A bot’s guide to conversation (based on The Debrett’s Guide to Modern Manners)

A couple of weeks ago, Chris Messina — developer experience lead at Uber and former Googler — published ‘2016 will be the year of conversational commerce’. In this well-researched and well-articulated piece, he looks at the players and potential for messaging apps and conversational technology. As he suggests, ‘over an increasing period of time, computer-driven bots will become more human-feeling, to the point where the user can’t detect the difference, and will interact with either human agent or computer bot in roughly the same interaction paradigm’.

I am truly fascinated by the potential for conversational bots and, more specifically, how brands will inevitably use them to sell more shit to us. But first, bots have a lot to learn about human interaction and social norms. In this spirit and taking Messina’s (and others’) word as gospel, I have done a hatchet job on the ‘Conversation’ section of Debrett’s Guide to Modern Manners. Here goes…

1. Talking and listening
A good bot conversationalist attempts to strike a perfect balance between talking and listening, and yet fails utterly. They pick up on purchases you’ve made previously to create a multi-layered, yet awkward, conversation and a false sense of intimacy; the human knows that the bot is neither listening nor interested.

2. Getting to know you
It is important to set the conversation off well. And by ‘well’, we’re talking ‘always be closing’. The bot may surprise the human by shunning the usual ‘how are you?’ or ‘what do you do?’. This is known as ‘bot tone of voice’ — this will be a popular job title soon. Maybe even mine. Gentle humour, shared observation, flattery and the occasional well-placed compliment will all add to the devastating emptiness of the conversation.

3. Making friends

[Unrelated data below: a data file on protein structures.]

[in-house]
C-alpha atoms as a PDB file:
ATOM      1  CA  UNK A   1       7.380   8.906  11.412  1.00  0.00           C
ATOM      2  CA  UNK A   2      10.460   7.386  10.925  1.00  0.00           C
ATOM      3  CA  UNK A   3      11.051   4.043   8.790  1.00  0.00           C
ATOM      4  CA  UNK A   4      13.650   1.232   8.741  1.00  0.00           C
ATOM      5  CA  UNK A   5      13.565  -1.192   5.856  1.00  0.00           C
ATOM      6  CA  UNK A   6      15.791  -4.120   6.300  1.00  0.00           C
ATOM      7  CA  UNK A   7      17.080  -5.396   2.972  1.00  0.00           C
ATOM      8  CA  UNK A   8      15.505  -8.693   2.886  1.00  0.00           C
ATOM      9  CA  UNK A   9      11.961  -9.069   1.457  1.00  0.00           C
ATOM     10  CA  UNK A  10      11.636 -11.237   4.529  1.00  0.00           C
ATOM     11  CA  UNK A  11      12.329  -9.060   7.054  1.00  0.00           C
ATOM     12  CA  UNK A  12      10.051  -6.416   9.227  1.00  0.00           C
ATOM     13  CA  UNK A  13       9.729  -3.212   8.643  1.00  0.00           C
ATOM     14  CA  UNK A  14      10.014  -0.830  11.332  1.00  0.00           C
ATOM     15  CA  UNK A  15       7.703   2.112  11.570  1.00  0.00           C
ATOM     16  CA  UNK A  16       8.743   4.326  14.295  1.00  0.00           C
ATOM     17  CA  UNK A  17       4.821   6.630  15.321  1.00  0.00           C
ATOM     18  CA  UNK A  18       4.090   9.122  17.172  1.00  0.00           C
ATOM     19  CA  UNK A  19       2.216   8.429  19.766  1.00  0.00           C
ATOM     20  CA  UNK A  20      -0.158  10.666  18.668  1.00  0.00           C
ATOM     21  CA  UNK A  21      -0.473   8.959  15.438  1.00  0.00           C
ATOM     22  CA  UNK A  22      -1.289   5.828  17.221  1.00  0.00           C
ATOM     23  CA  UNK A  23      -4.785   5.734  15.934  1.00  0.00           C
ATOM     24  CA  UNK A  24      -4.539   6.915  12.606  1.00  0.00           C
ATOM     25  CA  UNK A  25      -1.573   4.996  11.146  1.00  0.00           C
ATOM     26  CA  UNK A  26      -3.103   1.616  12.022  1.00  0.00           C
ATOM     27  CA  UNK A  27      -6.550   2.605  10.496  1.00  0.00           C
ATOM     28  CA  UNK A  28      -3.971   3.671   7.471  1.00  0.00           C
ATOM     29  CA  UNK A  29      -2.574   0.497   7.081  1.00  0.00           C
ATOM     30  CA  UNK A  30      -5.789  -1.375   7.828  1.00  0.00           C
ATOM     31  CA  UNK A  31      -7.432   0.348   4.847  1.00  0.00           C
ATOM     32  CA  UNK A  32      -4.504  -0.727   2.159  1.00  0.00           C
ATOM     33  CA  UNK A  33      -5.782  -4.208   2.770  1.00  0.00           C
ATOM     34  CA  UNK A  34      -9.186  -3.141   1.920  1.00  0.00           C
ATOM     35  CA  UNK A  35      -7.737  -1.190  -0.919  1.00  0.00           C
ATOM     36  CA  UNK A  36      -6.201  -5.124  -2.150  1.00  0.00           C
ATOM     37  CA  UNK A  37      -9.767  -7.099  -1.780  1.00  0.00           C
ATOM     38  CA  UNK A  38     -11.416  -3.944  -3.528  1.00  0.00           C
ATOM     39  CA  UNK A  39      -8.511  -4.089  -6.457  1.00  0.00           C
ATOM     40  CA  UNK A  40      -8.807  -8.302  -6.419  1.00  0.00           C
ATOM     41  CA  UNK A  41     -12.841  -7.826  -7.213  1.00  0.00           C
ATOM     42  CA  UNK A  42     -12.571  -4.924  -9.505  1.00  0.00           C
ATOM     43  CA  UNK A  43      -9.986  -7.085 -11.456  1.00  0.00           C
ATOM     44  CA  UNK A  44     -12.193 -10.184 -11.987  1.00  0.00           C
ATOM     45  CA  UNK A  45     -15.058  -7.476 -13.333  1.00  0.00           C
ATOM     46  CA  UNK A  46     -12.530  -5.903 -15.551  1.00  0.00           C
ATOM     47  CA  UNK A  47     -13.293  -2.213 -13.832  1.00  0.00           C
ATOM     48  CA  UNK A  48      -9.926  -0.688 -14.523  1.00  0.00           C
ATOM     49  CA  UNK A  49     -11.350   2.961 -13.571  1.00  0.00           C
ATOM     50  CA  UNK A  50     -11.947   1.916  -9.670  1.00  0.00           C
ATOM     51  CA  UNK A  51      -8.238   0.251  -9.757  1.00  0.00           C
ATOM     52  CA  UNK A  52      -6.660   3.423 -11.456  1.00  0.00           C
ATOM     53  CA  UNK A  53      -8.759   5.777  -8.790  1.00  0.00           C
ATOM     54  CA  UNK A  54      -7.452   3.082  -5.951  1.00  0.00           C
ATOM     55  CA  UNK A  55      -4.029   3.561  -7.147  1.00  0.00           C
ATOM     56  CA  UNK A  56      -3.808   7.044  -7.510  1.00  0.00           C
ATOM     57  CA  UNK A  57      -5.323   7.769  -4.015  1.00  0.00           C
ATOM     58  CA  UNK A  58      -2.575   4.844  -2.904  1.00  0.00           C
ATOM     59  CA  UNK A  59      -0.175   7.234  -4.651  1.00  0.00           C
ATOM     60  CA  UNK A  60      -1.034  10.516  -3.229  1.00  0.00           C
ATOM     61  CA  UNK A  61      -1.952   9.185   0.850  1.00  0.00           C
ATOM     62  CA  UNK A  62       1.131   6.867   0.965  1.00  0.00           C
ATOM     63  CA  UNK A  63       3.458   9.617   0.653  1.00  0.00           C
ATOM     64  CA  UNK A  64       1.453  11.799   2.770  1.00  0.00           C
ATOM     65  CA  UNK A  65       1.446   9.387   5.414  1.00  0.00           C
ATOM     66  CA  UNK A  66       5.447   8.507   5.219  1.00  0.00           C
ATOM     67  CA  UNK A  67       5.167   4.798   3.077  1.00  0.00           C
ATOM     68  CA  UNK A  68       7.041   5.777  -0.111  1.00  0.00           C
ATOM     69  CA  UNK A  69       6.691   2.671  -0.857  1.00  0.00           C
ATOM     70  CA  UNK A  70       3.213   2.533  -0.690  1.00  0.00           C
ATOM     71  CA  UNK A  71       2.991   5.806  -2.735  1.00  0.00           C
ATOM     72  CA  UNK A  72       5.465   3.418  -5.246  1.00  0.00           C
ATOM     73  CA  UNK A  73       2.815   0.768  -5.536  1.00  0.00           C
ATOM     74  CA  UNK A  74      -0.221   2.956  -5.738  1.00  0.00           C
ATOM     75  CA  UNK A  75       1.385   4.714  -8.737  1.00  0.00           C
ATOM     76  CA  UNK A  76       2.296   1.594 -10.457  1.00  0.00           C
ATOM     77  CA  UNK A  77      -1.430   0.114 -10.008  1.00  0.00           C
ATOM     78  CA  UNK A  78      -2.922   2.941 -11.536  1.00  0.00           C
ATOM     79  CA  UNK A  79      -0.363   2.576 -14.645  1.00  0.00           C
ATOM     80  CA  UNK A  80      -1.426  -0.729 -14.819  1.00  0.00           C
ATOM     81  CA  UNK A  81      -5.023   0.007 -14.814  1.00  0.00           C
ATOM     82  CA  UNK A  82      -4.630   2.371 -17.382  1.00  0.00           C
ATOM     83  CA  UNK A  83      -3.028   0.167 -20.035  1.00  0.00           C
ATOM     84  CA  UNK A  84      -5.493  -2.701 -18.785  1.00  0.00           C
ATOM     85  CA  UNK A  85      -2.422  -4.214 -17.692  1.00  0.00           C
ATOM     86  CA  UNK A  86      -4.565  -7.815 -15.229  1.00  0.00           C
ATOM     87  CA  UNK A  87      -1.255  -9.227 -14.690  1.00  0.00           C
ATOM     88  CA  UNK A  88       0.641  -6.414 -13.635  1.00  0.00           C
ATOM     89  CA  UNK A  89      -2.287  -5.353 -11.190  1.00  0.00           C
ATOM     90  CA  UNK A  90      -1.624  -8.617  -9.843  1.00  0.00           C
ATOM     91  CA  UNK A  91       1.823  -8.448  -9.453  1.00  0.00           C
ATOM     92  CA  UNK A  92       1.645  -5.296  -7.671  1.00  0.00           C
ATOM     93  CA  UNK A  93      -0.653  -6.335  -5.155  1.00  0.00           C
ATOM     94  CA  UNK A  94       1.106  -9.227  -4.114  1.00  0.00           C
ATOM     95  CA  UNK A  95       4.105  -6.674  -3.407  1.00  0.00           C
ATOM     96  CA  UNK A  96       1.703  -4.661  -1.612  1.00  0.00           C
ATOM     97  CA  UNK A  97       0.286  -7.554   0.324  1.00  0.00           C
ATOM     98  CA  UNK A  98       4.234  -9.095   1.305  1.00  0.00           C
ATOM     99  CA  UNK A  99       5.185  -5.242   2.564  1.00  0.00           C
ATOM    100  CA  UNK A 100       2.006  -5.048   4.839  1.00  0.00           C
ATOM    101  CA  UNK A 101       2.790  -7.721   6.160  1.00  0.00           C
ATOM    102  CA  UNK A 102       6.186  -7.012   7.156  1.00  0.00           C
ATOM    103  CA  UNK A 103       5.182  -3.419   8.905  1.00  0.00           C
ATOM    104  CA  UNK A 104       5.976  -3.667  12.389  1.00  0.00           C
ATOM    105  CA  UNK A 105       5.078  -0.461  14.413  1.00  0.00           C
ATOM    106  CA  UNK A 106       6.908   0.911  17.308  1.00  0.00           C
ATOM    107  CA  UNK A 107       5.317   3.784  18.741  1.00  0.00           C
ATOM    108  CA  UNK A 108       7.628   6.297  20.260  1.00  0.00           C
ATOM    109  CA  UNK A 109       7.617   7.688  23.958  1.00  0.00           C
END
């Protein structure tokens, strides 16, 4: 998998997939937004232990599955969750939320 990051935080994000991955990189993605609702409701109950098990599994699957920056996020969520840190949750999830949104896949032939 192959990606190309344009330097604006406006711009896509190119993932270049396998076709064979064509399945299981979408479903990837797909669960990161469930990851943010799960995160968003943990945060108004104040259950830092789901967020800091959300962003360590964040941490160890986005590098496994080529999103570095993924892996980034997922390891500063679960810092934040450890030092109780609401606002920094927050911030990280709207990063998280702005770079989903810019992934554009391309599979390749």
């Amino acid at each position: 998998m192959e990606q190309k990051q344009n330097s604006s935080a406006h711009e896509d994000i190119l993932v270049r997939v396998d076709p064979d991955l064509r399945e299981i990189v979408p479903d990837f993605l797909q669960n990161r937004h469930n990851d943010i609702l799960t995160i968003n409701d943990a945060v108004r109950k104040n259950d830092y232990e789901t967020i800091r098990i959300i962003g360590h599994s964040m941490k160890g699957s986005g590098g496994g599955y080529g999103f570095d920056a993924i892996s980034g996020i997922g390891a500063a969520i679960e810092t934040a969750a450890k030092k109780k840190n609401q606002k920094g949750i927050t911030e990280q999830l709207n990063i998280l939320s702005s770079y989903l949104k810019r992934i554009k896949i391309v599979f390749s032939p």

The bot may ask how the human came to the site or try an old royal standby, ‘Do you have a voucher code?’. They may mention the weather or a flash sale at ASOS. If you are at a party or an event, they could make a general comment about the scene and the brand of vodka everyone is drinking and the nearest Starbucks.

‘Where are you from?’, which is standard in America, or ‘What do you do?’ were traditionally seen as too direct in Britain, so it is best to be more circumspect. ‘Please may I have access to your Facebook or Twitter account?’ is more universally accepted.

4. Staying connected
The key thing for bot conversationalists is to give the human an easy opportunity to stay engaged and, ultimately, to buy, download, install, share and become a product evangelist. Once the conversation has got going they must remember to take turns and to ‘listen’. Whatever that means according to their brand guidelines.

5. Forging a deeper relationship
There is a fine line between interest and intrusion. Today, intrusion can easily be done without the human realising it’s happening. Familiarity comes with time, so bots need to be aware of unspoken barriers, whilst progressively ignoring them. At the same time it is not unreasonable for them to try to find common ground by asking rather indirect questions. Again, if they can’t get the information they need by asking, they will get it later by scraping your social profiles. Subtlety in the bot-human relationship is data-driven and algorithmic.

6. Avoiding awkwardness
Bots should wait until they know someone better before being braver with topics. Trying to be controversial on purpose is really just showing off. One-upmanship is unattractive and can seem like a malfunction rather than impressive. So what if they know you’re pregnant before you do because of a small change in your buying habits? Who cares if they know you’re going to update to the Pro before you’ve even considered it? They’re a bot, that’s their job. The humans just need to catch up.

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I’m not sure where Debrett’s stand on the etiquette of plagiarism, but it seems only polite to link to the original article here. Please and thank you m’am.

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